I was so enthralled that I completely forgot to take any pictures, but late in the day I caught a short video.  Watch the horizon very carefully to get a sense of what we were doing in a perfectly controlled way, in beautifully appointed comfort.  the-drop.mp4

All-in-all a totally mud-tastic day!

Up memory hill

It was a good run for thinking today.  I didn’t get out in the week so I rose early, had my quadspresso, read another chapter of Richard Askwith’s The Lost Village and then set out around 7.50am into the quiet morning.  I headed down the road and within five minutes, keen to experiment, had chosen my destination.  I would see if I could run to the beacon a more direct route than normal.

So it was out onto Folders Lane, round the muddy footpath past the vineyards and across the road to Ditchling, then down through all the chicken farms to Ditchling itself.  The ground had definitely dried out, but there were still pockets of slurry here and there, which is why my runners are currently soaking in a bucket of water, outside in the sun.

Ditchling is such a beautiful village and my route took me a new way through between the hidden houses and their idyllic gardens.  Thrust back out from this bygone age near the crossroads, I decided to run along the beacon road, since there were still not many people out and about driving.  With Richard Askwith’s prose still humming around my head, I looked afresh at  houses that I normally pass in the car, imagining them newly built when the road was a track and a coach and four was a highlight.


At the base of the beacon, I took the path to the right and instantly the last twenty or so years fell away back to the first time I remember walking up it.  My friend Cliff had decided to do this completely mad thing of joining the Raleigh expedition and needed to raise a fair amount of money through sponsorship.  As far as I remember, he decided to climb the height of Everest by going up Ditchling Beacon; I forget how many times, but quite a number.

With a gang of supporters taking it in turns to keep him company and making sure he was kept fed and watered, he had almost finished by the time I arrived so I thought I would walk up once with him.  It was a really tough climb, as the path goes more or less straight up the scarp slope, but I was so exhilarated on reaching the top that I continued and did the final four or five laps with him.

That day was baking hot, the ground firm and the legs young, but today the steepness of the slope and a thin layer of mud meant that anything other than a walk was out of the question.  Mist covered the top and standing, munching, by the side of the trig point was a white cow… I’m not sure who was more startled!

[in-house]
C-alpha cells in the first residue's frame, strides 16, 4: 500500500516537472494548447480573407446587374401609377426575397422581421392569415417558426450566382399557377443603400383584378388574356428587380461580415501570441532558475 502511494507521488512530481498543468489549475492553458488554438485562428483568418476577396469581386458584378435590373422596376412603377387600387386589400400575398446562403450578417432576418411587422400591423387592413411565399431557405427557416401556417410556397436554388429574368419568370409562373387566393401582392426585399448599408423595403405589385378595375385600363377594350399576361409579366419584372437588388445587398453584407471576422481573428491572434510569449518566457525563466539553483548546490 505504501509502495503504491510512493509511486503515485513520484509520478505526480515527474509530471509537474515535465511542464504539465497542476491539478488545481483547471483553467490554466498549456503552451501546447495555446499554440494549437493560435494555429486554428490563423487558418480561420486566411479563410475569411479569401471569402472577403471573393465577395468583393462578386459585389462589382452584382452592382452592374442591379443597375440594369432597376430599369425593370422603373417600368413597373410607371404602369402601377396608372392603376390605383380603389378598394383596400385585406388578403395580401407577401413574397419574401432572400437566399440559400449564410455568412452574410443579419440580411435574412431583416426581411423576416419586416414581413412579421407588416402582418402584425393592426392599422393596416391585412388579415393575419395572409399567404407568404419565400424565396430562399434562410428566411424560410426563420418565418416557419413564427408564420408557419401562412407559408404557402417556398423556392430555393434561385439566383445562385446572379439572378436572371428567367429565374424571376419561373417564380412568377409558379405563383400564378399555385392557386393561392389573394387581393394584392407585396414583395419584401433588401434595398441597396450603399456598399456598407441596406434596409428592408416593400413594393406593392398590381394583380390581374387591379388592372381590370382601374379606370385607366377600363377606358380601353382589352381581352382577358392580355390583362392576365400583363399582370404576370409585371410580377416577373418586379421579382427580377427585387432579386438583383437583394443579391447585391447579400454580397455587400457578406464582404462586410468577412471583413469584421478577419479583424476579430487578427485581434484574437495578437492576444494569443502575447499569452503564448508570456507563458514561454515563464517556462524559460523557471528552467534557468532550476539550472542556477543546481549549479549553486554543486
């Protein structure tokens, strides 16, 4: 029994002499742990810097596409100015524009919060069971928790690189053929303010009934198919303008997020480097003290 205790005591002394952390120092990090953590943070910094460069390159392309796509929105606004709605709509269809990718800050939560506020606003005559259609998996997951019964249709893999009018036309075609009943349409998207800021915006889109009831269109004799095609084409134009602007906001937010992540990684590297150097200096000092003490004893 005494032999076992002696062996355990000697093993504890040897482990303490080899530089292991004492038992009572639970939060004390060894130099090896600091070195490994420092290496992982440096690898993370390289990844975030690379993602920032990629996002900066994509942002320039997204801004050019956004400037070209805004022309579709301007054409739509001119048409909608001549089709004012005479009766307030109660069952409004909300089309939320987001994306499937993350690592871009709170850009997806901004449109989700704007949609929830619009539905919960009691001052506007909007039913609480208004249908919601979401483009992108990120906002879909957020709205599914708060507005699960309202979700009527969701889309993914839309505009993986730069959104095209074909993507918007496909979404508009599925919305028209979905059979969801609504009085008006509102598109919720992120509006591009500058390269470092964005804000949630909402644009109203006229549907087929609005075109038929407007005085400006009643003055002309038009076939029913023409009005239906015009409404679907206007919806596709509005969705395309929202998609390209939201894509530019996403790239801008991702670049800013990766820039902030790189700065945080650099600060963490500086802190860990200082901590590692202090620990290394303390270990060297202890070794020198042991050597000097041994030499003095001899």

I was a touch disappointed, as it had still taken me an hour to get there despite seemingly going a faster route, so I determined to try to make up time on the way back.  I only discovered the main bridle-path down the Beacon last year and it’s still a thrill to run down, although today it was slippery enough for me to recall passages from Richard Askwith’s earlier book, Feet in the Clouds about the completely balmy sport of fell running.  This video downthebeacon.mp4 shows my progress although you don’t get a sense of how steep or slippery it is!  And by the sounds of it, the fell runners would call me a wuss for not throwing caution to the wind!

It was round about here that I had a revelation and Richard, if you happen to read this, expect a call from me shortly!  Others, whose interest might be piqued, please wait patiently to see whether it turns into an interesting project.


I took a different path at the base of the beacon and thus ended up running back to Ditchling crossroads, where I turned left, circled around the back of the beautiful church and village pond and headed up a single track road.  At the top of the hill, having seen a property that I would happily aspire to (no, it wasn’t just because of the Aston parked in the drive) I reached the mill that Nick and I passed last weekend.  But rather than repeating our mistake, I took the footpath that headed north which eventually brought me out a good way up the keymer road towards home.

Which was a very good thing because I was already knackered!  I felt like I hobbled my way back past the old houses lining the route home and eventually found myself leaning, panting, against my front door-frame.  The 45 minute return journey reflecting not my speed, but the fact that I’d finally discovered a more direct route. 

Or so I thought.  Actually, the distance each way was almost exactly the same at 5.1 miles, which actually makes me wonder if I was so knackered on returning that I misread my watch by ten minutes.  Otherwise the return leg was at 6.8mph, which it certainly didn’t feel like at the time, even if it does right now!

Cars or cards?